Frustratingly for Pasternak, the aircraft also narrowly missed a giant supertanker, its bright red hull bulging with domes used to store liquefied natural gas.
“They unfortunately got out of our range now, which is a shame,” says Pasternak, who had hoped to take a methane reading near the vessel. “They are hard to catch because they are very specialized ships.”
For Pasternak, the flight is more than a research trip: It’s the realization of a childhood dream. Growing up on a hillside outside the city of Krakow, she would awake to see a layer of pollution settled over the city like a shroud, then brave the smog to go to school in the valley below. Escaping to the pristine Bieszczady Mountains for horse-riding summer camps or to the old-growth Bia owie a Forest, Pasternak promised herself she would find a way to protect the environment by pursuing a career in science. As the plane makes its way back to its temporary base in a hangar in Kiruna, she is sober about the uncertainties.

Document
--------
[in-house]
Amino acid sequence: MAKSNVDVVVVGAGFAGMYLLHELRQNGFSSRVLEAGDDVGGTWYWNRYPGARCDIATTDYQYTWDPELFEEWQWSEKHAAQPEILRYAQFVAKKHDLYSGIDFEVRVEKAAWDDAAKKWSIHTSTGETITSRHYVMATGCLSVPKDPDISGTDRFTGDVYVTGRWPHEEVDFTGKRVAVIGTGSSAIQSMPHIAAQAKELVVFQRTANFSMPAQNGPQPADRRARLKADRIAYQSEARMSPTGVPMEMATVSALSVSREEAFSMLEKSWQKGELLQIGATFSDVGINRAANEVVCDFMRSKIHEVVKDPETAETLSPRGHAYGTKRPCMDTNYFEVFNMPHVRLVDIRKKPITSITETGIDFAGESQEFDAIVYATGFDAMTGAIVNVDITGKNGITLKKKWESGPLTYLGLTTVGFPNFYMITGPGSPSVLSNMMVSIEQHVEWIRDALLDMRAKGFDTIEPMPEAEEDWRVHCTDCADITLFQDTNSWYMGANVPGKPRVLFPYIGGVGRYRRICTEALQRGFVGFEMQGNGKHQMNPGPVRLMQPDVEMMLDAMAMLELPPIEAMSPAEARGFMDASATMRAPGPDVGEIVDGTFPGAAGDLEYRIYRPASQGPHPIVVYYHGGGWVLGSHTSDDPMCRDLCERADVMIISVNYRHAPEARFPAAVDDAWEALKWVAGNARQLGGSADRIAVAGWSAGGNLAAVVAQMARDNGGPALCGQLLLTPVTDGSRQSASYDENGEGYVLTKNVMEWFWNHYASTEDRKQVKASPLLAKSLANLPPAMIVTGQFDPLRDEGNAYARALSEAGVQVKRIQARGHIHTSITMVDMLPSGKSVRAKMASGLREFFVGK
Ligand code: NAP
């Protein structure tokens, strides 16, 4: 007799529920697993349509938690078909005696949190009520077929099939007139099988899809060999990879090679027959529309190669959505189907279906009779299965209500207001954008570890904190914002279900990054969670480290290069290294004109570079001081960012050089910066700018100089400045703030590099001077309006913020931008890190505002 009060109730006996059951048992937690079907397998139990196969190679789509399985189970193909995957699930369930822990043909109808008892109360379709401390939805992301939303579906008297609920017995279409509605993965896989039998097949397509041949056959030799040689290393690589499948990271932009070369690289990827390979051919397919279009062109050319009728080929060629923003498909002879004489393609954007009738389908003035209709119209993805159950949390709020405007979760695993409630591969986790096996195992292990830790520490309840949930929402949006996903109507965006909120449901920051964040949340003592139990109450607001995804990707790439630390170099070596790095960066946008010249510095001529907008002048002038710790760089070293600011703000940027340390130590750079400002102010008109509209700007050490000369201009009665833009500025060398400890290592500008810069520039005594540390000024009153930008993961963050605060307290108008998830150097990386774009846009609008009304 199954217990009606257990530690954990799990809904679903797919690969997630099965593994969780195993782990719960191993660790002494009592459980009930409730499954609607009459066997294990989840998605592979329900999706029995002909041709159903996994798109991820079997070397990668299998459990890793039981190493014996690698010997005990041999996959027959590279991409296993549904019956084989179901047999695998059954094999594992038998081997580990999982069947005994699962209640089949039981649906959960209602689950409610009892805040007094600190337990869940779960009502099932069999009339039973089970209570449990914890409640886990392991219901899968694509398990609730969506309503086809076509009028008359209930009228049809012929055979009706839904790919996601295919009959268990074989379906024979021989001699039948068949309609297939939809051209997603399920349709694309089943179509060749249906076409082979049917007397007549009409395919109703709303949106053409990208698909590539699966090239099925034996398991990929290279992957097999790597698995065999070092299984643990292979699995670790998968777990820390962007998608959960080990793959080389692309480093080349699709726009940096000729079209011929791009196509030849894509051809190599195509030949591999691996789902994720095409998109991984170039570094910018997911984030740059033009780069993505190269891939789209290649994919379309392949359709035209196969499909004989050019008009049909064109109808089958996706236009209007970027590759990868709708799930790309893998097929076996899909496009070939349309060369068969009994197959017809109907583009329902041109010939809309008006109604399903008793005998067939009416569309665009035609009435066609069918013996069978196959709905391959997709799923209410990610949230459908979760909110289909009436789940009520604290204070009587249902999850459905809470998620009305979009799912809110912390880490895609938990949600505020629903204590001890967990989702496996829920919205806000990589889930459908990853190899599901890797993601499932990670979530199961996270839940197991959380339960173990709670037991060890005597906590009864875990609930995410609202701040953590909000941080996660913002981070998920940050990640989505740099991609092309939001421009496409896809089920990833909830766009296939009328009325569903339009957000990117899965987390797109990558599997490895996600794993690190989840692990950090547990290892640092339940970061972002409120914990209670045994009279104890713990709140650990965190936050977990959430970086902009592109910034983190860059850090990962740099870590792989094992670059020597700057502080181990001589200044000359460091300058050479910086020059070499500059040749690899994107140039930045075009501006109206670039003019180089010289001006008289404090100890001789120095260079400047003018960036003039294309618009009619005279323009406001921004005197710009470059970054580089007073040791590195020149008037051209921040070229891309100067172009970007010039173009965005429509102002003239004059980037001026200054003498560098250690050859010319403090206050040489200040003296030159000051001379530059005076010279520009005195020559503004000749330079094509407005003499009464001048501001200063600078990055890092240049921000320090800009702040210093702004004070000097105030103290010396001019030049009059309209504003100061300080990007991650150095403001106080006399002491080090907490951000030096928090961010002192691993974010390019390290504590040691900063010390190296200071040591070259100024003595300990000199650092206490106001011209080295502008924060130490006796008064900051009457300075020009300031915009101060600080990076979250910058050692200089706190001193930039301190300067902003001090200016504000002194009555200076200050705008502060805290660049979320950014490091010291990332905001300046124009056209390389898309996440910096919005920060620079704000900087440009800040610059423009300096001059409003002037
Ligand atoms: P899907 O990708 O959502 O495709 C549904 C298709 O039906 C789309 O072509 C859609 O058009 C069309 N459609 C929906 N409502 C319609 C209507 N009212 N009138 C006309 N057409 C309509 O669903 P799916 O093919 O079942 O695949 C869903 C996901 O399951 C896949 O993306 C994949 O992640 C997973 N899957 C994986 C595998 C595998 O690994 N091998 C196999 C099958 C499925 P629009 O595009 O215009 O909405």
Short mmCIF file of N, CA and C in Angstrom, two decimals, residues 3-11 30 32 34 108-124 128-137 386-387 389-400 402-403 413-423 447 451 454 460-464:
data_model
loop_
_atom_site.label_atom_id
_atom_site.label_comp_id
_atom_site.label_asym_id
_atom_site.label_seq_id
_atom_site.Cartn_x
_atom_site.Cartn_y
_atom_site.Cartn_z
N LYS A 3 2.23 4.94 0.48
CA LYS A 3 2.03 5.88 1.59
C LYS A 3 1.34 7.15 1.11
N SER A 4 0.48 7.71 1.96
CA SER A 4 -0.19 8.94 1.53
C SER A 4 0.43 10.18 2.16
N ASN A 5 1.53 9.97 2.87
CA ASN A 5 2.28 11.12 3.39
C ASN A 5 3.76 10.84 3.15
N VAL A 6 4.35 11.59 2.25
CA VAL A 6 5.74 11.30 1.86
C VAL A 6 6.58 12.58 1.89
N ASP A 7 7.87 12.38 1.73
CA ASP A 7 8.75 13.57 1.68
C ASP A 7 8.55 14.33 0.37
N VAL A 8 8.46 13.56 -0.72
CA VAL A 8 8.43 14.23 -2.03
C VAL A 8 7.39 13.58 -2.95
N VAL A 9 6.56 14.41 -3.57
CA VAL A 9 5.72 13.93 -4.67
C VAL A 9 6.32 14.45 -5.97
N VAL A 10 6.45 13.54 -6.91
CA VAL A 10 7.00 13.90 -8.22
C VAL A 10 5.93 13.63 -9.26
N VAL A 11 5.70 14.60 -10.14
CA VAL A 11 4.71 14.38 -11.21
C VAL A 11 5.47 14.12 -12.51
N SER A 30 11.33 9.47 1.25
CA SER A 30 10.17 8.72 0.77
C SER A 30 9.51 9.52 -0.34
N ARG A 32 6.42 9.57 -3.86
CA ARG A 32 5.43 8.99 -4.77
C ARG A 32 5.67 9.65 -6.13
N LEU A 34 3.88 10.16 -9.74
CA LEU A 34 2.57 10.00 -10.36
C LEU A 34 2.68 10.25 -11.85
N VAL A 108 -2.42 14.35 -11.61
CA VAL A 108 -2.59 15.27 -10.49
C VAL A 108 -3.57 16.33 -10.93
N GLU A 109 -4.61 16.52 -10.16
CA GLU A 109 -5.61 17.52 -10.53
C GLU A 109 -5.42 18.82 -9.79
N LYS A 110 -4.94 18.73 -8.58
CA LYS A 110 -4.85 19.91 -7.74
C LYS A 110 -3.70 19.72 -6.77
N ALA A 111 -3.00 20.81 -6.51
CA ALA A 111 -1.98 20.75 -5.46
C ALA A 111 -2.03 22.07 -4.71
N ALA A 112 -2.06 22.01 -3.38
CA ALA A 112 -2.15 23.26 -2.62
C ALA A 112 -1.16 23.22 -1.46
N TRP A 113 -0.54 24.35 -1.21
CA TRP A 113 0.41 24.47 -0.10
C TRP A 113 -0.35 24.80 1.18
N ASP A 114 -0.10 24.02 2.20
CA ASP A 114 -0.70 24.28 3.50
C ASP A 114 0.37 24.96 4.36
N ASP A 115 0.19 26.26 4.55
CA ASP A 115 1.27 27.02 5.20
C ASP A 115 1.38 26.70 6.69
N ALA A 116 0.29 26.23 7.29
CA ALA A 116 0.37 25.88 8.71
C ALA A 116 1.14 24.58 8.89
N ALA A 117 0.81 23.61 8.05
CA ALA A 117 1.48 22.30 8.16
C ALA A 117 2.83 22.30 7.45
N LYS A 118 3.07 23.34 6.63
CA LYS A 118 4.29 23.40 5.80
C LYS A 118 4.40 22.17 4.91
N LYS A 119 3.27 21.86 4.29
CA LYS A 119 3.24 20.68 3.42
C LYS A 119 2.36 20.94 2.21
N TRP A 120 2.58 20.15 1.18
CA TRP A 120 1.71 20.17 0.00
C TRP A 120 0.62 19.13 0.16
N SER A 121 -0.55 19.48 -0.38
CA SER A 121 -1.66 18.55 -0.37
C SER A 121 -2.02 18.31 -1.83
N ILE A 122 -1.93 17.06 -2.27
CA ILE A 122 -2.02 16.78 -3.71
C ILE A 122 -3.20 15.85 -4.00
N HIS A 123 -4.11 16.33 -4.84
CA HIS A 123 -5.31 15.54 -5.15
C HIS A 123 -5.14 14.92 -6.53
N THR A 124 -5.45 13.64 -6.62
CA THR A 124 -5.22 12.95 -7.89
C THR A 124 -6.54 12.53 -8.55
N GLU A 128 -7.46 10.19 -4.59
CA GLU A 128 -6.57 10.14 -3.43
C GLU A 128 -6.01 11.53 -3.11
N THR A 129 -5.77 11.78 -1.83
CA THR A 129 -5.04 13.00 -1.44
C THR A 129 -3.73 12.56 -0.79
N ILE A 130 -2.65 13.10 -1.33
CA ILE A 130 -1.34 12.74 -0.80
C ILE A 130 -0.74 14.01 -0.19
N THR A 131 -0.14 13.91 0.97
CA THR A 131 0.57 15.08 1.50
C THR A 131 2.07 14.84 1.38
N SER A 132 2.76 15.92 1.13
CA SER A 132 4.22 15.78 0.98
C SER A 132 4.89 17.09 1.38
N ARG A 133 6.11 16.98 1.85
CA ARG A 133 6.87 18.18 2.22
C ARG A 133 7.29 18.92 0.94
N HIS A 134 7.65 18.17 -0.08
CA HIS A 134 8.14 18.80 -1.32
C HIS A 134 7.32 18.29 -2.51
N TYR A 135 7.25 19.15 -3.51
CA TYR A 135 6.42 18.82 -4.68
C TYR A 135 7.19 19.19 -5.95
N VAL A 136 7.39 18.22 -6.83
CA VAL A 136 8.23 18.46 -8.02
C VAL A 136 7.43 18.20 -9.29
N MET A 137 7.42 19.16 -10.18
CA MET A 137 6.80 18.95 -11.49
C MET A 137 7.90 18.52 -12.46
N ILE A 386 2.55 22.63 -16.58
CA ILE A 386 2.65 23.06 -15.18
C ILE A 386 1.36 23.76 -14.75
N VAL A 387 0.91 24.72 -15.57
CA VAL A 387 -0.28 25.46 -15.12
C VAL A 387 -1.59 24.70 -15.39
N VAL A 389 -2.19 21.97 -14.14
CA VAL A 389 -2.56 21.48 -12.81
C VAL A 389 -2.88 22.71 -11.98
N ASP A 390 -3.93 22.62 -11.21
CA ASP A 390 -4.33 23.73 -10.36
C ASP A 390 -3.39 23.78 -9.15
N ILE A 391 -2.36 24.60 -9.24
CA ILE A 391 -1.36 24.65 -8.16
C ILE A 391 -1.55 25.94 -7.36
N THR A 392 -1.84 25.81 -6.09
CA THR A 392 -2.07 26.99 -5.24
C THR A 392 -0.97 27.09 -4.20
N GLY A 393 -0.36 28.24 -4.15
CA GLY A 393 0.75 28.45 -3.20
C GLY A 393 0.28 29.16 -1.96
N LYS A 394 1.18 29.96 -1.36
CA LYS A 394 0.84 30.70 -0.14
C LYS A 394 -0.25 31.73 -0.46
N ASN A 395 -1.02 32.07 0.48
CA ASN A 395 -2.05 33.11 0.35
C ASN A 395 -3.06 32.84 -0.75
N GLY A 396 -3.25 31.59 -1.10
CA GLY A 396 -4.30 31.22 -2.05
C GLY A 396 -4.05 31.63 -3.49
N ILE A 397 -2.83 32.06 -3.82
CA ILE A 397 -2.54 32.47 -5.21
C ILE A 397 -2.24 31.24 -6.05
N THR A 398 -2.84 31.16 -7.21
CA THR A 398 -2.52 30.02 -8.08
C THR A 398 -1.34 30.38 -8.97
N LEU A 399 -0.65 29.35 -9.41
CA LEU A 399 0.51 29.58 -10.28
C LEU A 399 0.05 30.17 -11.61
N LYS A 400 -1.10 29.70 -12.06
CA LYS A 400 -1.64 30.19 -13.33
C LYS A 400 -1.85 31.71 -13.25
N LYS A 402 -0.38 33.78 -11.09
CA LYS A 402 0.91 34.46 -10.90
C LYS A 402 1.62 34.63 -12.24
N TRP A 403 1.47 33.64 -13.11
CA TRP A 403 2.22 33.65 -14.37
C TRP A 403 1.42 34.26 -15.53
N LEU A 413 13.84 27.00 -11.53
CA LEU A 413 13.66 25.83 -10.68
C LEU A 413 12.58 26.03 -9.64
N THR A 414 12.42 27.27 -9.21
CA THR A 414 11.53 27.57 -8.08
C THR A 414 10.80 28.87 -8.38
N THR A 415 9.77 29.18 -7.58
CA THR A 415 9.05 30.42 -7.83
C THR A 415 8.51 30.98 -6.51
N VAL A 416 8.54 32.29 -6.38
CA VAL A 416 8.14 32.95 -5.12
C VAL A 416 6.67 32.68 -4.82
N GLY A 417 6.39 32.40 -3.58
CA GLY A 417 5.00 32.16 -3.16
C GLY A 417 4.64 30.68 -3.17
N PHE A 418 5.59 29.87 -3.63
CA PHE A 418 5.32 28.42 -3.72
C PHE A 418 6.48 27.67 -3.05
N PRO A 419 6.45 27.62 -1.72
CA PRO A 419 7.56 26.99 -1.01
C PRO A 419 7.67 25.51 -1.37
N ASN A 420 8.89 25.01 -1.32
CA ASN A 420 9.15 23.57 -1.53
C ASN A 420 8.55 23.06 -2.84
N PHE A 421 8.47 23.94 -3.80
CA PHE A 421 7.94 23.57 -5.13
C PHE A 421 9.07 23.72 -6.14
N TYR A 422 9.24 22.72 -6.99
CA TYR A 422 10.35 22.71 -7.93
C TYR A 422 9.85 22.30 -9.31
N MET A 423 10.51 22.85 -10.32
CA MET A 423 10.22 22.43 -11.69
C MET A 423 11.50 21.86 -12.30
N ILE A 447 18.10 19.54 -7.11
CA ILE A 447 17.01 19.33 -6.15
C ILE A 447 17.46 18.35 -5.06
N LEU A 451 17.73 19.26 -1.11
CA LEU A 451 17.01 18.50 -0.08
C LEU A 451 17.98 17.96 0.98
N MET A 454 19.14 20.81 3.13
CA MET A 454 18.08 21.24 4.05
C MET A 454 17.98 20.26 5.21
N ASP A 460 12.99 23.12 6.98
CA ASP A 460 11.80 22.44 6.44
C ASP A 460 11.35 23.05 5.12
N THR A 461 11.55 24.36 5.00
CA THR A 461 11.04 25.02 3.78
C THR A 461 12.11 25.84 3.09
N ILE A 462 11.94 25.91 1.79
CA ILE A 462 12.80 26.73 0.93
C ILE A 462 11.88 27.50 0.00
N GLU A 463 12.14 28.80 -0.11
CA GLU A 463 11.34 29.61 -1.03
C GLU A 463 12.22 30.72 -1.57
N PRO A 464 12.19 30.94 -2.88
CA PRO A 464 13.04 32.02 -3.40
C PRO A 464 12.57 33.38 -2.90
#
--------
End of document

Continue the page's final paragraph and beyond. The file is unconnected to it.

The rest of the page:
“Not many people paid attention to methane until quite recently,” she says. “We don’t know enough about it to be able to tell how dangerous it is, but we suspect it’s very dangerous.” More recently, scientists have quantified methane’s potency as a greenhouse gas. Although it is much less prevalent in the atmosphere than CO2, the scientists found, it can generate more than 80 times more warming – molecule for molecule – than CO2 in the 20 years it takes to dissipate.
Today, there is broad agreement on the trend showing a surge in methane levels, but there is far less consensus on why it’s happening. Although oil and gas facilities are the leading industrial source of methane, scientists believe that growing amounts of the gas seeping from tropical wetlands in Africa and South America could be the biggest single driver of the current methane surge.
“I have fallen in clear to the waist,” says Bennett, a postgraduate student in earth sciences from Medway, Massachusetts, and a member of the methane research program at the University of New Hampshire. Although she laughs, her expression suggests the dunking was amusing only in retrospect.